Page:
News out of the Institute on Aging & Lifelong Health

Access to Books During Childhood May Lead to Cognitive Strength in Adulthood

Do you have a child on your shopping list this holiday season? Consider gifting a book. Access to books in childhood may provide enhanced cognitive health throughout adulthood. Past IALH Postdoctoral Fellow Nathan Lewis (Psychology) and former IALH Student Affiliate Tomiko Yoneda have recently published findings from a study exploring how access to books in childhood can support cognitive resilience in later adulthood. Scott Hofer, past IALH Director, was also a member of the research team.

Positive Reception: Hospital at Home Program in Victoria, BC Receives Rave Reviews in Preliminary Evaluation

Hospital at Home models are patient-centred approaches that enable the provision of acute level care to be provided in an individual’s own home. IALH Research Fellows Elizabeth Borycki and Andre Kushniruk, along with collaborating researchers recently published preliminary findings from an evaluation of the program.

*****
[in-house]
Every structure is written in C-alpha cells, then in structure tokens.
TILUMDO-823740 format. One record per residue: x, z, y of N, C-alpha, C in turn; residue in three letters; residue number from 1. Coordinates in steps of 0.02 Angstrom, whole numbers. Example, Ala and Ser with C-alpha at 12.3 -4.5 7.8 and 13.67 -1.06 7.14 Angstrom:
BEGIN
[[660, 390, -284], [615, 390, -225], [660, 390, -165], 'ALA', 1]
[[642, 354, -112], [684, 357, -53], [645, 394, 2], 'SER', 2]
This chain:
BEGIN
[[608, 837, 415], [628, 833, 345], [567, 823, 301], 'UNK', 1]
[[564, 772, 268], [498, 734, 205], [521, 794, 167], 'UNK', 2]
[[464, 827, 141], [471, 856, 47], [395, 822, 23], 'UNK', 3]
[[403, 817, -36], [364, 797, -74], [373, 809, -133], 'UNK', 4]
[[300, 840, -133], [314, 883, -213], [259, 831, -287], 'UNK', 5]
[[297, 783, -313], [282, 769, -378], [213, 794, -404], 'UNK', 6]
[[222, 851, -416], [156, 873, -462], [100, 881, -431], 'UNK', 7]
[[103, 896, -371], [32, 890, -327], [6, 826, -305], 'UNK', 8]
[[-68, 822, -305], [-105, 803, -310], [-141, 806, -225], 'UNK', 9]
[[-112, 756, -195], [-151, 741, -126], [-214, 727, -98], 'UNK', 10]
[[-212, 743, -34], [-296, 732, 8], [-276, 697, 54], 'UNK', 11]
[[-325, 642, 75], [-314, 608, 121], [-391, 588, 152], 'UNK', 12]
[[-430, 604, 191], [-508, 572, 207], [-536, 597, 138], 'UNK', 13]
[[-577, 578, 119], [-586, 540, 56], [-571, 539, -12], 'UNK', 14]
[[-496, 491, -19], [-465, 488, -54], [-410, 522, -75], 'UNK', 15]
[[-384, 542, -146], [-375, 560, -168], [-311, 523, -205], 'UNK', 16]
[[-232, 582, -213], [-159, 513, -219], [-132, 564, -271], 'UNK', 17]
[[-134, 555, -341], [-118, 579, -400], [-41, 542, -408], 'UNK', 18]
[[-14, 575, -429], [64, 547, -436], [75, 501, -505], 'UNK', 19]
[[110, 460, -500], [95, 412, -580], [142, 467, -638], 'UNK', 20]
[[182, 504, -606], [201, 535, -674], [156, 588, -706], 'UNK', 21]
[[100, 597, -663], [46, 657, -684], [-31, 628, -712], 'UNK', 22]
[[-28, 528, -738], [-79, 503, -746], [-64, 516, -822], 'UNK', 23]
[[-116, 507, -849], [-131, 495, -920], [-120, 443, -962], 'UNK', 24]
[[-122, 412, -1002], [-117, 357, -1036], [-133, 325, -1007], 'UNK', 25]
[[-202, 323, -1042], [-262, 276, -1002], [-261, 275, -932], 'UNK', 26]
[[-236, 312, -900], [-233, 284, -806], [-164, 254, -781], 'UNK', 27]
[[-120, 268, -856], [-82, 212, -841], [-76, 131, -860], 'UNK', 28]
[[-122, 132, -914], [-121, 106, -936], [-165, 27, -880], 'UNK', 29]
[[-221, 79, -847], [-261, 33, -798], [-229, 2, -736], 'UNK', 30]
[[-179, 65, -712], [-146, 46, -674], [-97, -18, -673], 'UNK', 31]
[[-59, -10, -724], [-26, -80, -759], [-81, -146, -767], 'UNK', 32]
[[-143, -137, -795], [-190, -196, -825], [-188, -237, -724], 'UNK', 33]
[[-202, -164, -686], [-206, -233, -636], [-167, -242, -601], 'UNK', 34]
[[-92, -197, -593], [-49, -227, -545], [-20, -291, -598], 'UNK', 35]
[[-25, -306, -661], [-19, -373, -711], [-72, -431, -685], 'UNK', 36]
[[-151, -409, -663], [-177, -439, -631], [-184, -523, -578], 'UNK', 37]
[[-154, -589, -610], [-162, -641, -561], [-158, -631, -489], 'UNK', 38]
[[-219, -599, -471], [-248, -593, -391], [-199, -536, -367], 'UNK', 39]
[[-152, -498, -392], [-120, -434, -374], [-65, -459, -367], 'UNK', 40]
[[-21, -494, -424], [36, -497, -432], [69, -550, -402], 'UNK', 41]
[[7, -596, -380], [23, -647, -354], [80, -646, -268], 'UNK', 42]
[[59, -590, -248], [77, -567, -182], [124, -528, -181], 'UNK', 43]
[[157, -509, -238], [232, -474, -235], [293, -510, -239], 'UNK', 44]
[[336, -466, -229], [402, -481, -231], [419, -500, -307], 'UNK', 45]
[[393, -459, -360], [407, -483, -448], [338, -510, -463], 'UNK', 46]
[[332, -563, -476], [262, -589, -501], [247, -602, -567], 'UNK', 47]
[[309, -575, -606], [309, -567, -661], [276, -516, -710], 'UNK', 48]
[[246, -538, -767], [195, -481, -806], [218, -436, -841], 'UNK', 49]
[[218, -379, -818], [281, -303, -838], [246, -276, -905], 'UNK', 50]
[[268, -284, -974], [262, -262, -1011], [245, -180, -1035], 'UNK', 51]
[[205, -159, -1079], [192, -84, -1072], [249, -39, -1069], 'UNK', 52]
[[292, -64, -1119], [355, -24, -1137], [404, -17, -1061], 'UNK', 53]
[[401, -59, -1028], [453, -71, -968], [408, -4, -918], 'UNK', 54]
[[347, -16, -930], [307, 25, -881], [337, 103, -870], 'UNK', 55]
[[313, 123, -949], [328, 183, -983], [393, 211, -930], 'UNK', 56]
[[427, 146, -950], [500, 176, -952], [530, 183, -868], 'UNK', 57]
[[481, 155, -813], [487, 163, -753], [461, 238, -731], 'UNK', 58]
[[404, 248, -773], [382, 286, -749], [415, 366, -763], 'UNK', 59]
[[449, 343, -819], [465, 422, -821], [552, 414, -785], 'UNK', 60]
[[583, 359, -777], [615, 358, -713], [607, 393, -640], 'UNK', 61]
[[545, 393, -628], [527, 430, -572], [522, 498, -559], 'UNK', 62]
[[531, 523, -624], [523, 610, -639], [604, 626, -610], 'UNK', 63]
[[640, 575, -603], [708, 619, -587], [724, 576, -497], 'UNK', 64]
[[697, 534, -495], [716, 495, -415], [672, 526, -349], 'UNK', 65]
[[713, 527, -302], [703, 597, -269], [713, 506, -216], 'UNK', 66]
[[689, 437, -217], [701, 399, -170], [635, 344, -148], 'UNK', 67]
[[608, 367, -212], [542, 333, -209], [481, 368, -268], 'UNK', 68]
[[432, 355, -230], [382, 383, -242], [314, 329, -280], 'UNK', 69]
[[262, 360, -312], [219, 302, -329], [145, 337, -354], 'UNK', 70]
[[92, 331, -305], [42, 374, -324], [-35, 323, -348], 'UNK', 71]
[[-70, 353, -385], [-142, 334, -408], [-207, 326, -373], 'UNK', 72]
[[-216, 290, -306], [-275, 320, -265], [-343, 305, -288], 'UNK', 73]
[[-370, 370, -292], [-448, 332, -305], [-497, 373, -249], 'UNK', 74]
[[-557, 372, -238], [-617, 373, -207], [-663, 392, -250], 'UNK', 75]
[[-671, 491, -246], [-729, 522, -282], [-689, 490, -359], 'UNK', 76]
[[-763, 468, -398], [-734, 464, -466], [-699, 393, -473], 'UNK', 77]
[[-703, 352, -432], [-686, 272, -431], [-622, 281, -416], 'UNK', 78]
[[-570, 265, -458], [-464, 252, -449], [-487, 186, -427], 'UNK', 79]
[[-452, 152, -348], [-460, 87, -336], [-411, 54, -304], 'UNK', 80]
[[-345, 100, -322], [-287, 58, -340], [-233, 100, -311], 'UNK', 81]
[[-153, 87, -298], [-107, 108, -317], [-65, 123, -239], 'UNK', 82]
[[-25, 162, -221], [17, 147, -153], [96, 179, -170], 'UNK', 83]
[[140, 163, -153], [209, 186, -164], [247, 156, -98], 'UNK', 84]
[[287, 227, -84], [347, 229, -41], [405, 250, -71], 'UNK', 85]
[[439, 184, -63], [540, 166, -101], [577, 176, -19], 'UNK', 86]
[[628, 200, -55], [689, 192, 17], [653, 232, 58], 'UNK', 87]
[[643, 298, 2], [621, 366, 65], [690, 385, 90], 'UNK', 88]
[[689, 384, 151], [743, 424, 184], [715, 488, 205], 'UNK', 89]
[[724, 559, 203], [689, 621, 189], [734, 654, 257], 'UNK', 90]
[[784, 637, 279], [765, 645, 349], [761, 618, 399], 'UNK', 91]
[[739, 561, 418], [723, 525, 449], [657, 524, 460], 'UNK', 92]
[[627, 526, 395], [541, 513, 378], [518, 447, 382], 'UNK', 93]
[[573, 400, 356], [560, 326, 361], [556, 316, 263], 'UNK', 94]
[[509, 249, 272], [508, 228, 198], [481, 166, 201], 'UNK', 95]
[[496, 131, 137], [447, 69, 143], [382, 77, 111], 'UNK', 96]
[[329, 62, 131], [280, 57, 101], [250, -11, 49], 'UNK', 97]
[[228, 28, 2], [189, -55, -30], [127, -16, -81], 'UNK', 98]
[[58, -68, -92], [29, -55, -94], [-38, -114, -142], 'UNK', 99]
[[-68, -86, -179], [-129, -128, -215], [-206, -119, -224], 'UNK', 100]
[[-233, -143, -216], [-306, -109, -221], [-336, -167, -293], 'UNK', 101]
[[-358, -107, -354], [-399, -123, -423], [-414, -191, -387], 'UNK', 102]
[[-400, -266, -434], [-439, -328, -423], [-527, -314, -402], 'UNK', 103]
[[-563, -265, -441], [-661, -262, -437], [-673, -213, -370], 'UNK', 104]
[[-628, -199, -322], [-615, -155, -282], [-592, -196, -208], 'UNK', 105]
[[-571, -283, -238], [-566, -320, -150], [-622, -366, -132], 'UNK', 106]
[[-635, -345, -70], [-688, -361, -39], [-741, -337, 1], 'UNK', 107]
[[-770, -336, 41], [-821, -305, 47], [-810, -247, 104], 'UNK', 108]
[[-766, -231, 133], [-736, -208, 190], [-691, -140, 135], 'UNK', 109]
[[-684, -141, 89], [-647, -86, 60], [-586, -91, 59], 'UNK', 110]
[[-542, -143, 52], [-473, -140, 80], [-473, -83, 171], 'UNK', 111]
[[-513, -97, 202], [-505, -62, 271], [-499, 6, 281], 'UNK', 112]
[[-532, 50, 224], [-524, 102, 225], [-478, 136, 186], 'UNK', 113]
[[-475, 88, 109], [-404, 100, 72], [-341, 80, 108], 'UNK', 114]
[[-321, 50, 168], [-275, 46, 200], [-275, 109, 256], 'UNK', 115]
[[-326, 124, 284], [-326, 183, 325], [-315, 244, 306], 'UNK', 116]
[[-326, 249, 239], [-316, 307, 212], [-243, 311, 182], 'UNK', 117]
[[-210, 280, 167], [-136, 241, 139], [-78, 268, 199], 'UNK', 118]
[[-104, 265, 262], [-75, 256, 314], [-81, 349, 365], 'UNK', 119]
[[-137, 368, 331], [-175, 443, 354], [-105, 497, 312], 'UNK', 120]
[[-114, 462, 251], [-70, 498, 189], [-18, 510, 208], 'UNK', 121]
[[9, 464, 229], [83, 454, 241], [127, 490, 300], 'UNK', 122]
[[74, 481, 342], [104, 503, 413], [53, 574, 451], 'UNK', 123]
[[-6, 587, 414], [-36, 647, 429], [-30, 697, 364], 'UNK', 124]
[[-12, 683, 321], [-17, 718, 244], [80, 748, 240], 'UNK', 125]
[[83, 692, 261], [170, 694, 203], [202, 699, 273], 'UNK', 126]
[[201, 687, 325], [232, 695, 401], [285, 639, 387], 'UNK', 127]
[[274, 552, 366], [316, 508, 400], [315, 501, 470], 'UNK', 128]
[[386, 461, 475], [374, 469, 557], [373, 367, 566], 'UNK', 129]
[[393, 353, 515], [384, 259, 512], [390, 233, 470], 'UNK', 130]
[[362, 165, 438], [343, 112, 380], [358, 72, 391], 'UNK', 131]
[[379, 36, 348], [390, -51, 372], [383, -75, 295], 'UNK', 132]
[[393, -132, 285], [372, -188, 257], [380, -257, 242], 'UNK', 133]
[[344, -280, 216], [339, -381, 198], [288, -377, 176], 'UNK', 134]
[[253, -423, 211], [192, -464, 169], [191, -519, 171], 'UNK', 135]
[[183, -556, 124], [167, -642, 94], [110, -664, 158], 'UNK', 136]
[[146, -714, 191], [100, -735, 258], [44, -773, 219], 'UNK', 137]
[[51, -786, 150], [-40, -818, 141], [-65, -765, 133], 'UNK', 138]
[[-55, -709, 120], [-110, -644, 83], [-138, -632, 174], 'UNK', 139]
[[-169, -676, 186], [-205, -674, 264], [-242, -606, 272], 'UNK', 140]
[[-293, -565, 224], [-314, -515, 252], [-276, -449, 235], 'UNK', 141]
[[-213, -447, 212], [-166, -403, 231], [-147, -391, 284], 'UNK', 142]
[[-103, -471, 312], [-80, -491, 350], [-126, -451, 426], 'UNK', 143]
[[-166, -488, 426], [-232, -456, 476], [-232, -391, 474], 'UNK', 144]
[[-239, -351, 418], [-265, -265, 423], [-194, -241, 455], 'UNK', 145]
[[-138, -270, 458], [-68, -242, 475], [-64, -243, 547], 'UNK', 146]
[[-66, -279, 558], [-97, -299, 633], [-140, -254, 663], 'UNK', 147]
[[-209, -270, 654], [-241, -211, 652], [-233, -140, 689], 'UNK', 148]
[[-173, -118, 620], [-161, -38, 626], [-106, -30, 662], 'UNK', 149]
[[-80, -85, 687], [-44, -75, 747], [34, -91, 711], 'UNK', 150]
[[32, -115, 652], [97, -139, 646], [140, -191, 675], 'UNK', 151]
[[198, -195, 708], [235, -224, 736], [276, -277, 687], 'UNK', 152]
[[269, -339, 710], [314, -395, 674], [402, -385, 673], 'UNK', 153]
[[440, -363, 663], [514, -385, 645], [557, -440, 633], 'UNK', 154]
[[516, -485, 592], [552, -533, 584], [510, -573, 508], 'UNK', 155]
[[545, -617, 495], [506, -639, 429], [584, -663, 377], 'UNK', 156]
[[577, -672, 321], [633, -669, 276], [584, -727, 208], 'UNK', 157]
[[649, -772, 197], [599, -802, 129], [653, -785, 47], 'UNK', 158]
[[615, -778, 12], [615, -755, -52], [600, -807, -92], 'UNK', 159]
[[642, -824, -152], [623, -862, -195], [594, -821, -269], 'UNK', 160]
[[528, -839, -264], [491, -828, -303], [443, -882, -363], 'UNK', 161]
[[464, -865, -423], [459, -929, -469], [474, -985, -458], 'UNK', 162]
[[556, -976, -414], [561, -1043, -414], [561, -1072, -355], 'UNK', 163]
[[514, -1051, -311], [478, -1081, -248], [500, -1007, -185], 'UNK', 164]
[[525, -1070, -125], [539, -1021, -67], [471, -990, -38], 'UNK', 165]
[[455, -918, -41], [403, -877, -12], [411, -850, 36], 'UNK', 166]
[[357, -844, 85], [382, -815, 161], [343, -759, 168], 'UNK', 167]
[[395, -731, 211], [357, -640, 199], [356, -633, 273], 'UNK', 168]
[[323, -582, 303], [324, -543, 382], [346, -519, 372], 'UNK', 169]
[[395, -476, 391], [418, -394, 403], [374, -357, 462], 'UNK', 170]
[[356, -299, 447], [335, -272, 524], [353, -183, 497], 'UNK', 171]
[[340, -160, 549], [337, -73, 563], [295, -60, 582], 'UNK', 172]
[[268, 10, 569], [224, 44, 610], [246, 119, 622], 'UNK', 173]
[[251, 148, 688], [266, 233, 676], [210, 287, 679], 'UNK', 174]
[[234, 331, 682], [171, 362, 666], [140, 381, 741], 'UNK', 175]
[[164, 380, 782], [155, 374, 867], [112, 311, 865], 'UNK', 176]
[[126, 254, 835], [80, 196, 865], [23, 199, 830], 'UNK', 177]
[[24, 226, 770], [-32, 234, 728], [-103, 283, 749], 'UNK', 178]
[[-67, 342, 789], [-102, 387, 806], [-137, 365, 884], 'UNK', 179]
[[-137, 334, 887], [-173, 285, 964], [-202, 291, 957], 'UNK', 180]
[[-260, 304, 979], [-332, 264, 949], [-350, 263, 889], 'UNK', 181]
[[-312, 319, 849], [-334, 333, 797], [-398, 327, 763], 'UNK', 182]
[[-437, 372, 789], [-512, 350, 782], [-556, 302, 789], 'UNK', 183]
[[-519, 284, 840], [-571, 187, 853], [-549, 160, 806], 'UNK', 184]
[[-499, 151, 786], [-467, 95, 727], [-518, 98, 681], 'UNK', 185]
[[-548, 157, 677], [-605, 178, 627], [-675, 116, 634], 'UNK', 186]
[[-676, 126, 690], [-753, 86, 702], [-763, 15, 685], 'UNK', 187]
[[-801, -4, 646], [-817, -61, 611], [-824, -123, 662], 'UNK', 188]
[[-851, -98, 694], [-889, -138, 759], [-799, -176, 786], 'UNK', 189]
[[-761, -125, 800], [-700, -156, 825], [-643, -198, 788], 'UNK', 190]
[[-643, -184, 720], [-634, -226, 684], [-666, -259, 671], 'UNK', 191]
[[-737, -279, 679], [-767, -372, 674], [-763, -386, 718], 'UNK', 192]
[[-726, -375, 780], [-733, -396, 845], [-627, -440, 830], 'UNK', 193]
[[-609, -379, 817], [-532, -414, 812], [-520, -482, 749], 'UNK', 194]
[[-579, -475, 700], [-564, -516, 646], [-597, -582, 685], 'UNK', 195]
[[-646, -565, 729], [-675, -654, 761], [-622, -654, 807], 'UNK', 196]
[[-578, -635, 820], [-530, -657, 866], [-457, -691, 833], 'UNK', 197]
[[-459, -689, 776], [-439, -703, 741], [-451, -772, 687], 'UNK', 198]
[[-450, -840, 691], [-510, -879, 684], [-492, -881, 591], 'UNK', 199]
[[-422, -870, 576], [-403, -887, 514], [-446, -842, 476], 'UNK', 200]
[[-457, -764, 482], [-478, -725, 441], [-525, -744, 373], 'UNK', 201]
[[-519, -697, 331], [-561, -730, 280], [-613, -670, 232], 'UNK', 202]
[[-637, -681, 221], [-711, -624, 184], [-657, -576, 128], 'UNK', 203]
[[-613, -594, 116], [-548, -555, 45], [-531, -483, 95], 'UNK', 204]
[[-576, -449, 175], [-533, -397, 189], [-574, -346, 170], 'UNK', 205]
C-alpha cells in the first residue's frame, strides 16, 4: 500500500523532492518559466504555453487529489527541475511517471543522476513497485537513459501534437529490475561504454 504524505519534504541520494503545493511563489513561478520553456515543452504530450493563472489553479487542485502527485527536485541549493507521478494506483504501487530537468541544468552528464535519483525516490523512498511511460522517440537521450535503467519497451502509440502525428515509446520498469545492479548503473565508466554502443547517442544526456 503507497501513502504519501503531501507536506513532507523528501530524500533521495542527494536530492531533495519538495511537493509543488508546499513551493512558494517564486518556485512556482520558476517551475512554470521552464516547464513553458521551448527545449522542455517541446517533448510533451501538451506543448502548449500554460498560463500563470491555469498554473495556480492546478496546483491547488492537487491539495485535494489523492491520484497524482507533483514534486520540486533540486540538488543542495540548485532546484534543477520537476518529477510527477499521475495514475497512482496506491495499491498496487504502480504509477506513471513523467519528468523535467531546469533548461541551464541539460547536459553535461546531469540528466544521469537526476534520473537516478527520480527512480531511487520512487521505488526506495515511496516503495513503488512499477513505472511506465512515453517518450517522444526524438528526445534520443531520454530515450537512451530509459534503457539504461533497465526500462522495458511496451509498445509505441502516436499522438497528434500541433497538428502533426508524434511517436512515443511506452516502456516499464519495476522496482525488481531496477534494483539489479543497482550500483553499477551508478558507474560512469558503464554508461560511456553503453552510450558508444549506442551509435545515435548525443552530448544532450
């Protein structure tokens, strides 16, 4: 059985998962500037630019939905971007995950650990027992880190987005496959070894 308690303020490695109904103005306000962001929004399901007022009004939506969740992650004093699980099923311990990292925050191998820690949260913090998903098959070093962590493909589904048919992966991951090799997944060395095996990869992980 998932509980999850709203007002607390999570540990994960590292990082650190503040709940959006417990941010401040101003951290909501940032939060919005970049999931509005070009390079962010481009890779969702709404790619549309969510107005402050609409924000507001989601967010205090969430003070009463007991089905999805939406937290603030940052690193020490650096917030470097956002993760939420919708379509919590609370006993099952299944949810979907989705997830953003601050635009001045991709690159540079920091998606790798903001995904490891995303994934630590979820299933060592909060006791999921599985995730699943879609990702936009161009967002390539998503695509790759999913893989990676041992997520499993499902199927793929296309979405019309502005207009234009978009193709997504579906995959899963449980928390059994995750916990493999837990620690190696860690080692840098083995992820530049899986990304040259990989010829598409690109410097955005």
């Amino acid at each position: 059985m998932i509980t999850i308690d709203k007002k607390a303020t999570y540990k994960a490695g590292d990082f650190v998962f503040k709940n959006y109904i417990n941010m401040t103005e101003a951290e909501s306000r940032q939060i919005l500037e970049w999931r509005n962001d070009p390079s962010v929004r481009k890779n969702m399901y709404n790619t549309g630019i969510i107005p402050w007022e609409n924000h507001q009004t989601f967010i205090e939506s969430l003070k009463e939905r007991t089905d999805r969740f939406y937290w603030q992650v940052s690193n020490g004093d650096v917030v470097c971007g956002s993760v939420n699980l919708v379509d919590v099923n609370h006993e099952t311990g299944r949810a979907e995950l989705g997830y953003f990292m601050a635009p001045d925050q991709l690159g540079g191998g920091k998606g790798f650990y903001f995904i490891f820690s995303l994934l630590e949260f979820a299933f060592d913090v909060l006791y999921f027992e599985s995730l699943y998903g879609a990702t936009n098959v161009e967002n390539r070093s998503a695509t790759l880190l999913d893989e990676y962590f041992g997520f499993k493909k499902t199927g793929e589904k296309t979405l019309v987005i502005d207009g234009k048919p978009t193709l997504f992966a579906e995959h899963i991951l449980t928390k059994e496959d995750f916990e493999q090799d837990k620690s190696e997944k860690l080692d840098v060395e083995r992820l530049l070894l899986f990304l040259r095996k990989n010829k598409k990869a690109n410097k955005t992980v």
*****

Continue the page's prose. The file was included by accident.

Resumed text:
Shifts in Homecare Nursing Practices and Their Implications for Families and Clients Receiving Palliative Care at Home

IALH Research Fellow Kelli Stajduhar (Nursing) and colleagues at the University of Victoria, Trinity Western University, the University of Manitoba, McGill University and Island Health recently published findings from a study that examined how changes in home care nursing practices affect families and individuals receiving palliative care services at home.

Aging in Place with Google and Amazon: Privacy and Surveillance Implications for Older Adults

Submitted by: Jessica Percy Campbell, a former IALH Student Affiliate who recently completed her PhD in Political Science. For her dissertation, she explored the growing relationship between older adults and smart home technology. As a surveillance scholar, she is interested in the types of data that technology companies collect, how such data are used, and what users understand about these processes.